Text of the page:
From its first publication in 1843, “A Christmas Carol” has charmed and inspired millions. Less well-known is the fact that this little book of celebration grew out of a dark period in the author’s career and, in some ways, changed the course of his life forever.
In a very real sense, Dickens popularized many aspects of the Christmas we celebrate today, including great family gatherings, seasonal drinks and dishes and gift giving. Even our language has been enriched by the tale. Who has not known a Scrooge, or uttered “Bah! Humbug!” when feeling irritated or disbelieving. And the phrase “Merry Christmas!” gained wider usage after the story appeared.
“A Christmas Carol” may become an even more relevant tale as people cope with what is expected to be an economically bleak holiday season. Fast-forward to 2010, and America is in an acute economic crisis. There are a number of similar themes, including the increasing gap between the rich and poor. People in the working class are losing their homes or struggling to heat their homes, and we’re going into the holiday season with anticipated layoffs and high unemployment. For many, it looks like a pretty dreary Christmas.
The message in “A Christmas Carol” also says it’s not just good enough to donate money, but individuals need to get involved, as Scrooge learns in the end. This is a message we can all keep in mind this year. You never lose by giving.
Ted Rudow III, Menlo Park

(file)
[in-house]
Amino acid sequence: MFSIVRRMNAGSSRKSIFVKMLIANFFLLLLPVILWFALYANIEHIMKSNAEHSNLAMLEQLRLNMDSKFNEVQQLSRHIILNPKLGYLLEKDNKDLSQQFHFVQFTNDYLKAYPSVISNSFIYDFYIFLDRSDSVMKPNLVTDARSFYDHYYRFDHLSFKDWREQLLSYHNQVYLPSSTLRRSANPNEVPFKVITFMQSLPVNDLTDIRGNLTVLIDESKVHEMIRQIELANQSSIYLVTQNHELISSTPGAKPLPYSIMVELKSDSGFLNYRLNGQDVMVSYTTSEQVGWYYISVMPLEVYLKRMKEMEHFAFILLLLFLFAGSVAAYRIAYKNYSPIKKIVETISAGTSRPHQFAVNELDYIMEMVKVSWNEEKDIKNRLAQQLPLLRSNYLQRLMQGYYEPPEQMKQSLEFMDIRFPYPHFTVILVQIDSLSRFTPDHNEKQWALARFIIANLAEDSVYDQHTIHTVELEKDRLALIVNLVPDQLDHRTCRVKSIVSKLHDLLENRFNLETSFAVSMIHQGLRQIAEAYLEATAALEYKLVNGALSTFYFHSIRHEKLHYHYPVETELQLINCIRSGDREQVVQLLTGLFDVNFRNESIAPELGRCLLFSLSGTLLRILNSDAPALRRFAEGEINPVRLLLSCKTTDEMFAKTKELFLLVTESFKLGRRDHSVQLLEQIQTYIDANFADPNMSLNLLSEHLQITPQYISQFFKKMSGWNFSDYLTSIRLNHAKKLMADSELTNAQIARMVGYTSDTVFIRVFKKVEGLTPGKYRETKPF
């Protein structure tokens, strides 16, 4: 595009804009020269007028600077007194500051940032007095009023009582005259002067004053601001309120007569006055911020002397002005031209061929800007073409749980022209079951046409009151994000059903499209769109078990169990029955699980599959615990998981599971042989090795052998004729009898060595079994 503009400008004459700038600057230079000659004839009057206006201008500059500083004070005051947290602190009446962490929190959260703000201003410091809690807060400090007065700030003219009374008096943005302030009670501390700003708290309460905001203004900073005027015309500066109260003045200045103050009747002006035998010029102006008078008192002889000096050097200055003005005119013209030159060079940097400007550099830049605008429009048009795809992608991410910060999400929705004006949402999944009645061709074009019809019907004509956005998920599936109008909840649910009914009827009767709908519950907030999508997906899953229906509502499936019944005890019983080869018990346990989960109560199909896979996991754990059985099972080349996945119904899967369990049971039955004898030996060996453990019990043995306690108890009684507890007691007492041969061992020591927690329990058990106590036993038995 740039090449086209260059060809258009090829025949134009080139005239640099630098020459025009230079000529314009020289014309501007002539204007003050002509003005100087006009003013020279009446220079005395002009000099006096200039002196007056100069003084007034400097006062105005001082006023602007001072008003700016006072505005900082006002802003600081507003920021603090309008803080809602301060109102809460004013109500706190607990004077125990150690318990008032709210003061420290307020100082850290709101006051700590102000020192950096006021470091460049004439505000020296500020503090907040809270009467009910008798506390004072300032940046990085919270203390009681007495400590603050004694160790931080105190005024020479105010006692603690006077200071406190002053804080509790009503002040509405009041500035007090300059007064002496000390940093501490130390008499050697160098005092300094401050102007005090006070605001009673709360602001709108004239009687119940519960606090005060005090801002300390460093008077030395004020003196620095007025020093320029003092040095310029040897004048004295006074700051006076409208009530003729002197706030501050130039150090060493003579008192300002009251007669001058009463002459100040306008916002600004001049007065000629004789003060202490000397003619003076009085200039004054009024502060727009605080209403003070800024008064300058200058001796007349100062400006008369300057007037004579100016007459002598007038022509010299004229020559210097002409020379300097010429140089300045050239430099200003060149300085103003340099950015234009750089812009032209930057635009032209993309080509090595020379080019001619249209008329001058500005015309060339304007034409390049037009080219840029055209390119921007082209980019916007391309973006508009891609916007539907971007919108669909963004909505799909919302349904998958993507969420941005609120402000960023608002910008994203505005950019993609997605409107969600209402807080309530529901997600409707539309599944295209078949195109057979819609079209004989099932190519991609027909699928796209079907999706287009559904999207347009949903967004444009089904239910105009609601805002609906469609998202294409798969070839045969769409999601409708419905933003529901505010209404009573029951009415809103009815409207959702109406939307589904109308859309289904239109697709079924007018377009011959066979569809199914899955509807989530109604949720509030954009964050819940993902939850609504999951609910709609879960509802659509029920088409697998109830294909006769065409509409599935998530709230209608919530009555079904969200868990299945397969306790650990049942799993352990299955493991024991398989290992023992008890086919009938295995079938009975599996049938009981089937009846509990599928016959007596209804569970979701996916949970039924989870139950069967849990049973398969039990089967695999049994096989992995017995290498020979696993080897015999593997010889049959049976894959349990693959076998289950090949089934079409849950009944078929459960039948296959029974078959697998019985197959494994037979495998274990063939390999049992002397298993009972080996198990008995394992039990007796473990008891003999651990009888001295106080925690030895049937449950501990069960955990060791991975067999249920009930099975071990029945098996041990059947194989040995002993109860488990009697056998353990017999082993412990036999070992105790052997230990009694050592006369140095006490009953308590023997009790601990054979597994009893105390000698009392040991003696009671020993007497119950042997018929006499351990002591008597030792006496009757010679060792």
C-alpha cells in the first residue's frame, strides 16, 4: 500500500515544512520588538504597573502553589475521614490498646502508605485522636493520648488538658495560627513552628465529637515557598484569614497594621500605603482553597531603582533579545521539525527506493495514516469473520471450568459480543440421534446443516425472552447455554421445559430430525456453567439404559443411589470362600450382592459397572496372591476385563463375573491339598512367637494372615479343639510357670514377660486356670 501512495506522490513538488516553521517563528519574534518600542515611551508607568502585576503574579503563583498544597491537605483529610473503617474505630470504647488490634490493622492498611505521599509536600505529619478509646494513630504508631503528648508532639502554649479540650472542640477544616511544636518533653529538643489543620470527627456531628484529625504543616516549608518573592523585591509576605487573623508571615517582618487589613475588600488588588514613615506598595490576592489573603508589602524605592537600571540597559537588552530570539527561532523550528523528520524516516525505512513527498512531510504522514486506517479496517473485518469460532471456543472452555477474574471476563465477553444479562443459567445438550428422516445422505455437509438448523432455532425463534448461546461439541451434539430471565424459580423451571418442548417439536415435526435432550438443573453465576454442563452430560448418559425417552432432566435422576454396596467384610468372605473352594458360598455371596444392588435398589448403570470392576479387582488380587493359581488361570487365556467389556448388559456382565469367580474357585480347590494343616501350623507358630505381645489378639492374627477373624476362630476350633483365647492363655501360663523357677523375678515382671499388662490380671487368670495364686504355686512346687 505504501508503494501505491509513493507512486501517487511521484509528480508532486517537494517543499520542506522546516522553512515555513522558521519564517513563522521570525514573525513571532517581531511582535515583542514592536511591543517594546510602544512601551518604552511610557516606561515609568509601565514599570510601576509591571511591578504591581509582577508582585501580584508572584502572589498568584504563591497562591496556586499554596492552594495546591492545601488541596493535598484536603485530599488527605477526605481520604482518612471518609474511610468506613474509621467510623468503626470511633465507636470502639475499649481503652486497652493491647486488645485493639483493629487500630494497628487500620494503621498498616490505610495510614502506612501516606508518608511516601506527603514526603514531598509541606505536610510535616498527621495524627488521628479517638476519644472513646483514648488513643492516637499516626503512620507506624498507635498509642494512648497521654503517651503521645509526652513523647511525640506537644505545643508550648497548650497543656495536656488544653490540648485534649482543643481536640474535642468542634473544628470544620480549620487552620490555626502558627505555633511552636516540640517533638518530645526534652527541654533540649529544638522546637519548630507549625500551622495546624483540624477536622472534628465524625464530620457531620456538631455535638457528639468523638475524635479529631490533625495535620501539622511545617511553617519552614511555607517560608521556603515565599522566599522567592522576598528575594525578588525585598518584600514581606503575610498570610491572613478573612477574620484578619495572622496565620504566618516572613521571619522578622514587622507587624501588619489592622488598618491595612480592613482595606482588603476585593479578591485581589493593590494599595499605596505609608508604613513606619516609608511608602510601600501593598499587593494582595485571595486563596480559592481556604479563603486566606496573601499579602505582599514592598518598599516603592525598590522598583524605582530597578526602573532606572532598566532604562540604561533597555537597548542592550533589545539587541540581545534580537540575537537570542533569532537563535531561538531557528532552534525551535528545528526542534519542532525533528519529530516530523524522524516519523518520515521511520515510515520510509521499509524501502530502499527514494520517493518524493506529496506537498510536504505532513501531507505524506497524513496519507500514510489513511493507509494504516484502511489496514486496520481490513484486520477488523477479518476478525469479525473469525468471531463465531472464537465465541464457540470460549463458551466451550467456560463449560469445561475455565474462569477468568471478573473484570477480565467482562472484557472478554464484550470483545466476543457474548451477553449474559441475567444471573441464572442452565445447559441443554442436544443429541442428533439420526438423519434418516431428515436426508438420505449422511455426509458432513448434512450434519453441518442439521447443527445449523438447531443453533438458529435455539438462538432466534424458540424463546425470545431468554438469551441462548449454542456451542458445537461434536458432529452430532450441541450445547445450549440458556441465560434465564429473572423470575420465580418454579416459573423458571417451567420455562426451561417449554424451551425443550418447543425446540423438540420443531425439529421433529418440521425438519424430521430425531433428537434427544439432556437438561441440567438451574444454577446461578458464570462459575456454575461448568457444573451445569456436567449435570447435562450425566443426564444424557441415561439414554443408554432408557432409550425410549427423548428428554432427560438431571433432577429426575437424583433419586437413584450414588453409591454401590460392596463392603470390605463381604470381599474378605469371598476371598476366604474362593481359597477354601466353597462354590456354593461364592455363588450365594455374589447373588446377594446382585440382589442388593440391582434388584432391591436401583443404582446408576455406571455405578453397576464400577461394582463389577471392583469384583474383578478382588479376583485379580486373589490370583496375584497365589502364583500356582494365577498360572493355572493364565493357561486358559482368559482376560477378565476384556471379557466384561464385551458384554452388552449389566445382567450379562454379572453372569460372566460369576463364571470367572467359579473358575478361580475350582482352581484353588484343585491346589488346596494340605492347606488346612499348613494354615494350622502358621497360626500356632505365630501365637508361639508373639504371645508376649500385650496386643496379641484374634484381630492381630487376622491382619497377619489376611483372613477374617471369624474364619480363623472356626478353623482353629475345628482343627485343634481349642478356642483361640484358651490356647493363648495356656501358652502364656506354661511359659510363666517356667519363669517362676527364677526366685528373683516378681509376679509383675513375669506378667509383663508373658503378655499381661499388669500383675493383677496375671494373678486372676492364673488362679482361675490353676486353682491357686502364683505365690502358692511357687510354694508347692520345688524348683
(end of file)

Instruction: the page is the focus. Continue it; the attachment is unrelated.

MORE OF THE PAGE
Assange is man of the year
Time magazine took the easy way out by naming popular Facebook corporate mogul Mark Zuckerberg as its Person of the Year.
The more courageous, bold, controversial and unpopular thing to have done was to have named WikiLeaks founder and lightning rod Julian Assange for its top honor.
No one did more to stir up and enlighten the world as he did.
Kenneth L. Zimmerman, Huntington Beach
Go with congestion pricing
My family of four lives at a main entry point being considered for congestion pricing, and we have to deal with out-of-towners at all hours.
We happen to take a lot of public transportation and feel the roads are degrading mostly by people who commute in and out of our city, not by San Francisco residents. We have high hopes that this program would work well particularly for families who live here.
Could this program encourage more families to actually move into San Francisco? Think about the ramifications this could have on improving other things like our school district, air quality, and trafficways, not just commute time.
Angelina Chang, San Francisco